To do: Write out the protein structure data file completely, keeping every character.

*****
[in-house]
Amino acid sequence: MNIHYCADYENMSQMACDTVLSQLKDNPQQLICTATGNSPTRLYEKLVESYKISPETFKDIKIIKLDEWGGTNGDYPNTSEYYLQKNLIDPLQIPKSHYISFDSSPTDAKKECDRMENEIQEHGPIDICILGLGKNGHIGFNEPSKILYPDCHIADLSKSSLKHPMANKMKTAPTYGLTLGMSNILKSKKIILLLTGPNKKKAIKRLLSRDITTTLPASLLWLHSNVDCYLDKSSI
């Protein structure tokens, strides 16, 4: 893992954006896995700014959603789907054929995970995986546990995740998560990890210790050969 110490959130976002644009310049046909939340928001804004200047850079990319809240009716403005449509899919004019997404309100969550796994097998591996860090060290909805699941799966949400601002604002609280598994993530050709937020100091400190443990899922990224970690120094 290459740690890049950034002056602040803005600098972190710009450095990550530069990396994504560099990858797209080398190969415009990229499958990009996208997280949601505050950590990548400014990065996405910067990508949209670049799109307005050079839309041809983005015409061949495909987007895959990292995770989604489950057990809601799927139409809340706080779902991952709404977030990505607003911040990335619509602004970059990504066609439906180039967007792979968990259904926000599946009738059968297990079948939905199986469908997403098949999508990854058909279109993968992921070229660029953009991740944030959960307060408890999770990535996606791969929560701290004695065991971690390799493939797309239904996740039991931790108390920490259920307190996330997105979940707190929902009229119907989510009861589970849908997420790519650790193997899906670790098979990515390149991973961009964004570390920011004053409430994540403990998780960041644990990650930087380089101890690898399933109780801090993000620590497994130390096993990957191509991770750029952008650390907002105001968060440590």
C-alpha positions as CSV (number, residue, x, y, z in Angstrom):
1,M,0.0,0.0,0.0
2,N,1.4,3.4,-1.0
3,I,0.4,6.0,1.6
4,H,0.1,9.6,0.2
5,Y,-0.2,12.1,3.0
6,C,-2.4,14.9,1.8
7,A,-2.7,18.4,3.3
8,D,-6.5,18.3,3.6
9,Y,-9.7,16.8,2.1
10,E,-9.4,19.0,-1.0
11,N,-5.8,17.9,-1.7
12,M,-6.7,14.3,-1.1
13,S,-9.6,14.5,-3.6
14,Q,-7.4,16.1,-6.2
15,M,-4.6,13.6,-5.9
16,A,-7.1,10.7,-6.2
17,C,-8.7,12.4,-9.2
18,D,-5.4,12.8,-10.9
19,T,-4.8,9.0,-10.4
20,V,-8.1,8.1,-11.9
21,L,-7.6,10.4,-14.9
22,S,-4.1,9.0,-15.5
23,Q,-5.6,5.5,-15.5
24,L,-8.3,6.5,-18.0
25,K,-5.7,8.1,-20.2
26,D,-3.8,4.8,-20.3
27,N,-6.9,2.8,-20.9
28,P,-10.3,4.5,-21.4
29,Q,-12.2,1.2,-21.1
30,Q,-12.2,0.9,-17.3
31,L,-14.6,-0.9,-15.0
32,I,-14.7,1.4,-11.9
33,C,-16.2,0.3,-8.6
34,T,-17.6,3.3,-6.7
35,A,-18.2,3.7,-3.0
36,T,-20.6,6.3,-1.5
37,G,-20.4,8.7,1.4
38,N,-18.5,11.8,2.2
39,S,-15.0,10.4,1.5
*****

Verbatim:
[in-house]
Amino acid sequence: MNIHYCADYENMSQMACDTVLSQLKDNPQQLICTATGNSPTRLYEKLVESYKISPETFKDIKIIKLDEWGGTNGDYPNTSEYYLQKNLIDPLQIPKSHYISFDSSPTDAKKECDRMENEIQEHGPIDICILGLGKNGHIGFNEPSKILYPDCHIADLSKSSLKHPMANKMKTAPTYGLTLGMSNILKSKKIILLLTGPNKKKAIKRLLSRDITTTLPASLLWLHSNVDCYLDKSSI
């Protein structure tokens, strides 16, 4: 893992954006896995700014959603789907054929995970995986546990995740998560990890210790050969 110490959130976002644009310049046909939340928001804004200047850079990319809240009716403005449509899919004019997404309100969550796994097998591996860090060290909805699941799966949400601002604002609280598994993530050709937020100091400190443990899922990224970690120094 290459740690890049950034002056602040803005600098972190710009450095990550530069990396994504560099990858797209080398190969415009990229499958990009996208997280949601505050950590990548400014990065996405910067990508949209670049799109307005050079839309041809983005015409061949495909987007895959990292995770989604489950057990809601799927139409809340706080779902991952709404977030990505607003911040990335619509602004970059990504066609439906180039967007792979968990259904926000599946009738059968297990079948939905199986469908997403098949999508990854058909279109993968992921070229660029953009991740944030959960307060408890999770990535996606791969929560701290004695065991971690390799493939797309239904996740039991931790108390920490259920307190996330997105979940707190929902009229119907989510009861589970849908997420790519650790193997899906670790098979990515390149991973961009964004570390920011004053409430994540403990998780960041644990990650930087380089101890690898399933109780801090993000620590497994130390096993990957191509991770750029952008650390907002105001968060440590």
C-alpha positions as CSV (number, residue, x, y, z in Angstrom):
1,M,0.0,0.0,0.0
2,N,1.4,3.4,-1.0
3,I,0.4,6.0,1.6
4,H,0.1,9.6,0.2
5,Y,-0.2,12.1,3.0
6,C,-2.4,14.9,1.8
7,A,-2.7,18.4,3.3
8,D,-6.5,18.3,3.6
9,Y,-9.7,16.8,2.1
10,E,-9.4,19.0,-1.0
11,N,-5.8,17.9,-1.7
12,M,-6.7,14.3,-1.1
13,S,-9.6,14.5,-3.6
14,Q,-7.4,16.1,-6.2
15,M,-4.6,13.6,-5.9
16,A,-7.1,10.7,-6.2
17,C,-8.7,12.4,-9.2
18,D,-5.4,12.8,-10.9
19,T,-4.8,9.0,-10.4
20,V,-8.1,8.1,-11.9
21,L,-7.6,10.4,-14.9
22,S,-4.1,9.0,-15.5
23,Q,-5.6,5.5,-15.5
24,L,-8.3,6.5,-18.0
25,K,-5.7,8.1,-20.2
26,D,-3.8,4.8,-20.3
27,N,-6.9,2.8,-20.9
28,P,-10.3,4.5,-21.4
29,Q,-12.2,1.2,-21.1
30,Q,-12.2,0.9,-17.3
31,L,-14.6,-0.9,-15.0
32,I,-14.7,1.4,-11.9
33,C,-16.2,0.3,-8.6
34,T,-17.6,3.3,-6.7
35,A,-18.2,3.7,-3.0
36,T,-20.6,6.3,-1.5
37,G,-20.4,8.7,1.4
38,N,-18.5,11.8,2.2
39,S,-15.0,10.4,1.5